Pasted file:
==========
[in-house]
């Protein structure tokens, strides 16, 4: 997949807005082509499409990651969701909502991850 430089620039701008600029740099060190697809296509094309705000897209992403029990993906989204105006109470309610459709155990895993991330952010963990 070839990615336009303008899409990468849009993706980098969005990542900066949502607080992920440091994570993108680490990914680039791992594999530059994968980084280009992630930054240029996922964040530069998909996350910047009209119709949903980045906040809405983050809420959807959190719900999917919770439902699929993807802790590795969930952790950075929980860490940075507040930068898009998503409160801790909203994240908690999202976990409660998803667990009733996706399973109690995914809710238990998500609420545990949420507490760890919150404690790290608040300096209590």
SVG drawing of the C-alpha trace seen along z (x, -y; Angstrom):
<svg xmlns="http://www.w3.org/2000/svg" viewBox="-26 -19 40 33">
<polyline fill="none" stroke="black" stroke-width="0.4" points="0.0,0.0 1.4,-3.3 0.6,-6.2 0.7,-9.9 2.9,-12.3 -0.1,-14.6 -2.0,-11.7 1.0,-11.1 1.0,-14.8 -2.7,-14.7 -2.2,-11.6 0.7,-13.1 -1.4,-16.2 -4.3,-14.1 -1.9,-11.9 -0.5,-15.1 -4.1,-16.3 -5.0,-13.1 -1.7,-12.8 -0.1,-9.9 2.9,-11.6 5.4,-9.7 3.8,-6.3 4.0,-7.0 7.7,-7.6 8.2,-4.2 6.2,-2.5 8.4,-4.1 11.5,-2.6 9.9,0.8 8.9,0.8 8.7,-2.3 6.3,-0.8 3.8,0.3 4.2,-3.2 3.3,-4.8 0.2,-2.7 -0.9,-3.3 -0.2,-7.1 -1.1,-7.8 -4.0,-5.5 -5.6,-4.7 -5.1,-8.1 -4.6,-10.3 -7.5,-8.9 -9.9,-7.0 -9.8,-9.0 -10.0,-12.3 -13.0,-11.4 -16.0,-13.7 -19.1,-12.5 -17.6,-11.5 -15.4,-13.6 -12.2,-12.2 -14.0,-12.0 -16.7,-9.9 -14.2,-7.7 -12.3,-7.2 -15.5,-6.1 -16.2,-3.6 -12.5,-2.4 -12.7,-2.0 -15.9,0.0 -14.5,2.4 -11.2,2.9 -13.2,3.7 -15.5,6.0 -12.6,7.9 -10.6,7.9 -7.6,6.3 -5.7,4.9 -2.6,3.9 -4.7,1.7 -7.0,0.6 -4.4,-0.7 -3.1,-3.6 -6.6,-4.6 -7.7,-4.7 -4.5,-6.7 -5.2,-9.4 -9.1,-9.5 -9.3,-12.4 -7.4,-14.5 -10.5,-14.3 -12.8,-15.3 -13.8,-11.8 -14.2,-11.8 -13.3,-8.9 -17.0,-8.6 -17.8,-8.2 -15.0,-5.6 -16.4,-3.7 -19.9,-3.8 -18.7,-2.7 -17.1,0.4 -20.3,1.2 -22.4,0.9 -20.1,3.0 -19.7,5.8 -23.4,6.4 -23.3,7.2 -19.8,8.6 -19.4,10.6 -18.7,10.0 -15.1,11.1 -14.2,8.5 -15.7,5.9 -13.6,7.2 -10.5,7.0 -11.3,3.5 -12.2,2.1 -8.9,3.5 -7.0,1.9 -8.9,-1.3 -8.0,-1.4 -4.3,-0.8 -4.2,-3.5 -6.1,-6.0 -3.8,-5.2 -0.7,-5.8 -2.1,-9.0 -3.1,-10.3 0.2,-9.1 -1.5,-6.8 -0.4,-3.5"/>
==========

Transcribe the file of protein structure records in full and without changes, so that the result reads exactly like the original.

[in-house]
């Protein structure tokens, strides 16, 4: 997949807005082509499409990651969701909502991850 430089620039701008600029740099060190697809296509094309705000897209992403029990993906989204105006109470309610459709155990895993991330952010963990 070839990615336009303008899409990468849009993706980098969005990542900066949502607080992920440091994570993108680490990914680039791992594999530059994968980084280009992630930054240029996922964040530069998909996350910047009209119709949903980045906040809405983050809420959807959190719900999917919770439902699929993807802790590795969930952790950075929980860490940075507040930068898009998503409160801790909203994240908690999202976990409660998803667990009733996706399973109690995914809710238990998500609420545990949420507490760890919150404690790290608040300096209590």
SVG drawing of the C-alpha trace seen along z (x, -y; Angstrom):
<svg xmlns="http://www.w3.org/2000/svg" viewBox="-26 -19 40 33">
<polyline fill="none" stroke="black" stroke-width="0.4" points="0.0,0.0 1.4,-3.3 0.6,-6.2 0.7,-9.9 2.9,-12.3 -0.1,-14.6 -2.0,-11.7 1.0,-11.1 1.0,-14.8 -2.7,-14.7 -2.2,-11.6 0.7,-13.1 -1.4,-16.2 -4.3,-14.1 -1.9,-11.9 -0.5,-15.1 -4.1,-16.3 -5.0,-13.1 -1.7,-12.8 -0.1,-9.9 2.9,-11.6 5.4,-9.7 3.8,-6.3 4.0,-7.0 7.7,-7.6 8.2,-4.2 6.2,-2.5 8.4,-4.1 11.5,-2.6 9.9,0.8 8.9,0.8 8.7,-2.3 6.3,-0.8 3.8,0.3 4.2,-3.2 3.3,-4.8 0.2,-2.7 -0.9,-3.3 -0.2,-7.1 -1.1,-7.8 -4.0,-5.5 -5.6,-4.7 -5.1,-8.1 -4.6,-10.3 -7.5,-8.9 -9.9,-7.0 -9.8,-9.0 -10.0,-12.3 -13.0,-11.4 -16.0,-13.7 -19.1,-12.5 -17.6,-11.5 -15.4,-13.6 -12.2,-12.2 -14.0,-12.0 -16.7,-9.9 -14.2,-7.7 -12.3,-7.2 -15.5,-6.1 -16.2,-3.6 -12.5,-2.4 -12.7,-2.0 -15.9,0.0 -14.5,2.4 -11.2,2.9 -13.2,3.7 -15.5,6.0 -12.6,7.9 -10.6,7.9 -7.6,6.3 -5.7,4.9 -2.6,3.9 -4.7,1.7 -7.0,0.6 -4.4,-0.7 -3.1,-3.6 -6.6,-4.6 -7.7,-4.7 -4.5,-6.7 -5.2,-9.4 -9.1,-9.5 -9.3,-12.4 -7.4,-14.5 -10.5,-14.3 -12.8,-15.3 -13.8,-11.8 -14.2,-11.8 -13.3,-8.9 -17.0,-8.6 -17.8,-8.2 -15.0,-5.6 -16.4,-3.7 -19.9,-3.8 -18.7,-2.7 -17.1,0.4 -20.3,1.2 -22.4,0.9 -20.1,3.0 -19.7,5.8 -23.4,6.4 -23.3,7.2 -19.8,8.6 -19.4,10.6 -18.7,10.0 -15.1,11.1 -14.2,8.5 -15.7,5.9 -13.6,7.2 -10.5,7.0 -11.3,3.5 -12.2,2.1 -8.9,3.5 -7.0,1.9 -8.9,-1.3 -8.0,-1.4 -4.3,-0.8 -4.2,-3.5 -6.1,-6.0 -3.8,-5.2 -0.7,-5.8 -2.1,-9.0 -3.1,-10.3 0.2,-9.1 -1.5,-6.8 -0.4,-3.5"/>